This is the first NFL-225 study to used a large sample of top-level college players to assess the accuracy of predicting 1RM bench press from repetitions completed using an absolute load of 102.3 kg (225 lb). The prediction equation produced in this study was similar to others developed on players at various levels of competition, indicating a consistency in the relationship between maximum repetitions with submaximal loads and peak strength. Four of the previous NFL-225 equations developed on less elite players predicted over 60% of the sample within ±4.5 kg, with most of the agreement coming when 10 or fewer repetitions were completed. Cross-validation of the newly developed equation on a random sample of elite players predicted 67% within ±4.5 kg of their actual 1RM. Prediction accuracy tended to be greater in players completing ≤10 repetitions, which agreed with previous studies (1,3,6,9,10,15). This is also the first study to indicate that mid-range body weights (88–99 kg) tended to have their 1RM predicted with greater accuracy than did lighter or heavier players.
Several studies have suggested that including various anthropometric dimensions would reduce the error associated with predicting the 1RM from NFL-225 repetitions alone (3,18). Whisenant et al. (18) used a small number (n = 69) of Division IAA players, whereas Hetzler et al. (3) used Division I players (n = 87). Each study indicated different anthropometric variables contributed to increased amount of variance accounted for, making it difficult to decide exactly which dimensions were better suited to reducing the prediction error. Furthermore, neither study provided a detailed analysis of how much the prediction error was reduced nor if the reductions were uniform across players of all sizes. Using height and weight on the current sample to estimate FFW (4) allowed the determination of 1RM from the equation of Whisenant et al. (18) but produced only 52% of the current sample with estimates within ±4.5 kg of their actual 1RM. This was substantially less when only the NFL-225 repetitions were used. Furthermore, the positive correlation (r = 0.20) between body mass and the difference between the Whisenant et al. (18) predicted 1RM and actual 1RM indicated a heterogeneity in the distribution of the values, with larger individuals having greater error.
The current study exhibited the same problem as previously noted in all the other studies using an absolute load to estimate 1RM: progressively greater prediction error as the number of repetitions increased beyond 10. In the cross-validation group, the new equation produced 86% of players performing ≤10 repetitions with prediction errors of ≤4.5 kg, which dropped to 61% for players completing 11 to 19 repetitions and 47% for players completing ≥20 repetitions. Among the 4 body weight classifications, the lighter 2 groups produced more of the sample (73%) with ≤4.5 kg error than the heavier 2 groups (59%). Applying various combinations of simple anthropometric variables such as height, weight, and BMI did not alter the prediction accuracy in any of the weight groups.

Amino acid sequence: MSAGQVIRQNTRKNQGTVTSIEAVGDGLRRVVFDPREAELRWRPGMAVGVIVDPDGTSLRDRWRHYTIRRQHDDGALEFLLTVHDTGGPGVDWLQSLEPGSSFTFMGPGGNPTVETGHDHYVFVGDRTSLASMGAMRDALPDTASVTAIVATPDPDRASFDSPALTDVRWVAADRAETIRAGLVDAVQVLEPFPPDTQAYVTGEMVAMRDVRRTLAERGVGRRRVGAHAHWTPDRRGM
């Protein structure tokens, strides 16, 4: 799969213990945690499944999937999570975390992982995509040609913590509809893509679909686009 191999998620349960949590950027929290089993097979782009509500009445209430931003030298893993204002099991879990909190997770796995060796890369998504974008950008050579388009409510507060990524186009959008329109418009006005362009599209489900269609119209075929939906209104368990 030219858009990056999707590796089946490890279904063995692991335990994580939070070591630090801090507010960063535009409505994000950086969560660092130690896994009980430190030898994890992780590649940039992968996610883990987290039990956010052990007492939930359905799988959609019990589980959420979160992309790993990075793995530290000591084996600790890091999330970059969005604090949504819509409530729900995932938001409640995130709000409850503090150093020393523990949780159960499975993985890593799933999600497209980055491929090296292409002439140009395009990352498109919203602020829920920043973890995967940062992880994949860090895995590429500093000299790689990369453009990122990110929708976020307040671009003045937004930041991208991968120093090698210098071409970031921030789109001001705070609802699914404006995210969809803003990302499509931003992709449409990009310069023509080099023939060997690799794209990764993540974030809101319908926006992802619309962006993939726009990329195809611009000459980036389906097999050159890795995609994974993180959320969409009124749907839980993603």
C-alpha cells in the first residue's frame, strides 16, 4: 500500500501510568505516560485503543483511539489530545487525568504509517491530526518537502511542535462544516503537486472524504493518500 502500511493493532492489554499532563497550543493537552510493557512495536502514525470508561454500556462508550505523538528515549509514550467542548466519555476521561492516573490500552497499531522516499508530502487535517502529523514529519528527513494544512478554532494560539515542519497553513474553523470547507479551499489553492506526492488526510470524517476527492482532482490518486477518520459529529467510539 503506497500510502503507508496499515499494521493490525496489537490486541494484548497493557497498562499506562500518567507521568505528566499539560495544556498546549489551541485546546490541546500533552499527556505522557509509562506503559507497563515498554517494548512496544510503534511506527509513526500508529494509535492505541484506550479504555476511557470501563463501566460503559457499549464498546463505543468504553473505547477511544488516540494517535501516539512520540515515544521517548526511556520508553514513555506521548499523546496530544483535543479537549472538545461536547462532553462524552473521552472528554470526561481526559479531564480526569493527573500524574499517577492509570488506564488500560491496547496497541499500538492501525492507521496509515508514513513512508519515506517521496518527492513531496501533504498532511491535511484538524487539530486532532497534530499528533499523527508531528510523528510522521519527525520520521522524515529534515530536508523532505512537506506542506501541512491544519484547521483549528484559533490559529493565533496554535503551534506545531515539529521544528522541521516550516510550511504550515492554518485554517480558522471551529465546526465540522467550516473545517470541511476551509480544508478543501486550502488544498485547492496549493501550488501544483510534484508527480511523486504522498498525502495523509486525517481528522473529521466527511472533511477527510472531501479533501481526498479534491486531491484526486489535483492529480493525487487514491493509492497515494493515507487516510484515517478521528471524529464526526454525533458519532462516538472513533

In conclusion, it would seem that the use of NFL-225 repetitions to estimate 1RM bench strength has statistical support at all levels of college football. The current equation on elite Division I players follows the same trends as the previous research indicating that individuals performing fewer repetitions (≤10) seem to have better prediction accuracy than players performing more than 20 repetitions. Because the objective of the NFL-225 test is not necessarily to estimate maximal strength among professional candidates, there is little likelihood of the test being changed in the foreseeable future to a more equitable predictor for all size players. Previous pilot work has suggested that perhaps a weight equivalent to 110% of a player's body weight would provide a better repetition range for estimating 1RM (13). However, such a suggestion would have to be validated on elite players at the Division I level. The performance on the NFL-225 test, for both drafted and free-agent players in the professional ranks, is one of the important criteria contributing to being selected for and remaining with a professional team (14,16).
The findings of this study suggest that the NFL-225 test may be an acceptable approach to estimating 1RM bench press strength in Division I college football players. Although the 1RM determination is considered safe in most cases (11), injuries have occurred which could hamper training and playing time for significant players (2,12). Although injuries can occur when attempting maximal repetitions with submaximal loads, emphasis on proper form and maintenance of careful spotting could make the NFL-225 test a quick and safe method of assessing upper-body strength in elite players.
The new equation presented in this study should estimate a large proportion of a Division I team with an error of <5%. Because of the heteroscedasticity that occurs at the upper end of the repetition continuum, the prediction error may increase from 6 to 12% where players perform more than 20 repetitions. Of the players performing more than 20 repetitions, only a small proportion was underpredicted (16%) or overpredicted (16%) by more than 6%. Those players who were underpredicted had a significantly higher bench press per kilogram values than those who were overpredicted. This fact may aid strength and conditioning specialists in making better application of predicted 1RM performance for establishing periodized resistance programs throughout the year.
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